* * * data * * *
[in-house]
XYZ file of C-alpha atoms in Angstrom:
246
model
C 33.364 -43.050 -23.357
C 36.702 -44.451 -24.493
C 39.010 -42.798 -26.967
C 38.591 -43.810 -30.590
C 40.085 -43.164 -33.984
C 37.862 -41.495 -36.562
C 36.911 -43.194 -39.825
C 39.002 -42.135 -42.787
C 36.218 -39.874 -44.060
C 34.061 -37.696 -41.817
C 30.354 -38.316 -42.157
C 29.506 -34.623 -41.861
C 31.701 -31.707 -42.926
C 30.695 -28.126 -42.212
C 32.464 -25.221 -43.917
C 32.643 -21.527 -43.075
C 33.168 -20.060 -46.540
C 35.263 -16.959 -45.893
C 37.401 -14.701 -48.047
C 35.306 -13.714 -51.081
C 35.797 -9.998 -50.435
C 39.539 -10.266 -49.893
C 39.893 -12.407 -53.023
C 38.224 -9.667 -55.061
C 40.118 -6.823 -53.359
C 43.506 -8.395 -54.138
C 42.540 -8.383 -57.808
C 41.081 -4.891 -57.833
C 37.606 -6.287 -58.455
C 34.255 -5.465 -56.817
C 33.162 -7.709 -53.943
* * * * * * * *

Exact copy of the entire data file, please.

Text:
[in-house]
XYZ file of C-alpha atoms in Angstrom:
246
model
C 33.364 -43.050 -23.357
C 36.702 -44.451 -24.493
C 39.010 -42.798 -26.967
C 38.591 -43.810 -30.590
C 40.085 -43.164 -33.984
C 37.862 -41.495 -36.562
C 36.911 -43.194 -39.825
C 39.002 -42.135 -42.787
C 36.218 -39.874 -44.060
C 34.061 -37.696 -41.817
C 30.354 -38.316 -42.157
C 29.506 -34.623 -41.861
C 31.701 -31.707 -42.926
C 30.695 -28.126 -42.212
C 32.464 -25.221 -43.917
C 32.643 -21.527 -43.075
C 33.168 -20.060 -46.540
C 35.263 -16.959 -45.893
C 37.401 -14.701 -48.047
C 35.306 -13.714 -51.081
C 35.797 -9.998 -50.435
C 39.539 -10.266 -49.893
C 39.893 -12.407 -53.023
C 38.224 -9.667 -55.061
C 40.118 -6.823 -53.359
C 43.506 -8.395 -54.138
C 42.540 -8.383 -57.808
C 41.081 -4.891 -57.833
C 37.606 -6.287 -58.455
C 34.255 -5.465 -56.817
C 33.162 -7.709 -53.943